No, Congress Isn’t Giving Puerto Rico Back to Spain

Over the holiday, reputable newspaper El Nuevo Dia reported that President Trump and the President of Spain had firmed up a deal to return Puerto Rico to Spain, the nation which owned it before the United States.

Snopes confirmed that this report was false, but readers should have easily seen that for themselves, since the story contained the note, “Nota del editor: esta historia no es verídica. ¡Feliz Día de los Santos Inocentes!”

This silly prank hides some important kernels of truth, however.

Congress could give Puerto Rico to Spain if it wanted to.

Congress has plenary (absolute) power over Puerto Rico, because Puerto Rico continues to be an unincorporated territory belonging to the United States. The Supreme Court has said repeatedly that such territories are not covered by the U.S. Constitution and that they do not have the same rights a state has. The Constitution itself says that Congress can make all the decisions about a territory like Puerto Rico.

Spain gave Puerto Rico to the United States, and the United States could give it back.

There are many people who are unaware of the value of Puerto Rico.

El Nuevo Dia’s story included a fake quote from a fake senator: “The United States should never have taken possession of Puerto Rico. It was a mistake. Puerto Rico has cost us too much, ” said Alabama Republican Sen. Luke McCullen.”

There is no Senator Luke McCullen. There was no claim that Puerto Rico costs too much. But we have heard this kind of comment.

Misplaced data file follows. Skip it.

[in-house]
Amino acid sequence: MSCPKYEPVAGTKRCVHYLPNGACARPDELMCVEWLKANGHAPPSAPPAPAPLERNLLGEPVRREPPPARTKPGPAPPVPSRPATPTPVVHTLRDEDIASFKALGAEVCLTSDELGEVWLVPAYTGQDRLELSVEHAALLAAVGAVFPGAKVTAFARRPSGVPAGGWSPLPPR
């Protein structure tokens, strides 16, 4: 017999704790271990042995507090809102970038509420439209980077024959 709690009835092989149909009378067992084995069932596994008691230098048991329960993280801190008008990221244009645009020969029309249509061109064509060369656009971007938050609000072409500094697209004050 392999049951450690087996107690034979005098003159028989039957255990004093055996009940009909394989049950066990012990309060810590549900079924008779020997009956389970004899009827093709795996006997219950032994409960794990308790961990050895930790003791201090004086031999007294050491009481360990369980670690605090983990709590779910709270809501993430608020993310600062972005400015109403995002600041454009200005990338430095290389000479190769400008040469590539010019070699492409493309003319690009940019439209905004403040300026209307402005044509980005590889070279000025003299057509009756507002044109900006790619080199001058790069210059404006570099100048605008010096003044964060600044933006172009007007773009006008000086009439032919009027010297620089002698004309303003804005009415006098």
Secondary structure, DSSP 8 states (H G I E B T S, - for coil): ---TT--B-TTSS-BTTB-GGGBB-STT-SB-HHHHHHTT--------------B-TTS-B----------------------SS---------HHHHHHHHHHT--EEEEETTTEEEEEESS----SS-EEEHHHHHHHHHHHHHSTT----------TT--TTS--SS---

The United States tried to buy Puerto Rico in 1868, when a Caribbean base was needed for the construction of the Panama Canal. A couple of decades later, Spain gave Puerto Rico to the United States. While Puerto Rico was at that time trying out “autonomy” from Spain, the fact that Spain was able to pass the Island over to the U.S. shows how little that autonomy meant. Since that time, Puerto Rico has provided billions of dollars in tax breaks to U.S. corporations.

Hawaii did the same when it was a territory. But when it became a state, Hawaii became prosperous and now provides billions of dollars in taxes to the federal government. Puerto Rico will do the same as a state.

Congress has all the power in this relationship.

A number of U.S. presidents, both Democratic and Republican, have expressed their wishes that Puerto Rico would become a state. The voters of Puerto Rico have twice voted for statehood. But only Congress can make a state.

The article in El Nuevo Dia said that Congress had been planning to vote on this plan to return Puerto Rico to Spain, but had run out of time before the holidays. If there were a plan for Puerto Rico and Congress didn’t get around to voting for it, the plan would dissolve. That part is true.

We are working to make Congress understand that the time for Puerto Rico statehood is now. Join us! Click To Tweet



“While Puerto Rico was at that time trying out “autonomy” from Spain, the fact that Spain was able to pass the Island over to the U.S. shows how little that autonomy meant” WTF? Spain had no option after being defeated militarily.


Spain had no choice. But if Spain hadn’t owned Puerto Rico — if Puerto Rico had been independent — Spain could not have given it away. Spain could give Puerto Rico away only because Spain owned Puerto Rico.

The U.S. could give Puerto Rico away now, but if it becomes a state, that will be permanent.


PR was given away by the French without consulting the puertorican representants of the island which , by 1987, became the first and only new world’s AUTONOMOUS PROVINCE OF SPAIN and as such had full voice and vote in Spain unlike now with the US. If the treaty of Paris would’ve been held responsably and respectfully PR would’ve benn now part of the European union or a state of the US since 1987…


Como que la autonomía valía bien poco? Pero si Estados unidos no la arrebató, se hundió un barco a sí mismo para detonar la guerra y luego obligar a vendérselo, junto con Cuba, Filipinas y Guam. Para los Españoles toda hispanoamerica es hermana nuestra, cosa que un anglosajón nunca entendería ya que su dios es el dinero y sus arte el mercado.


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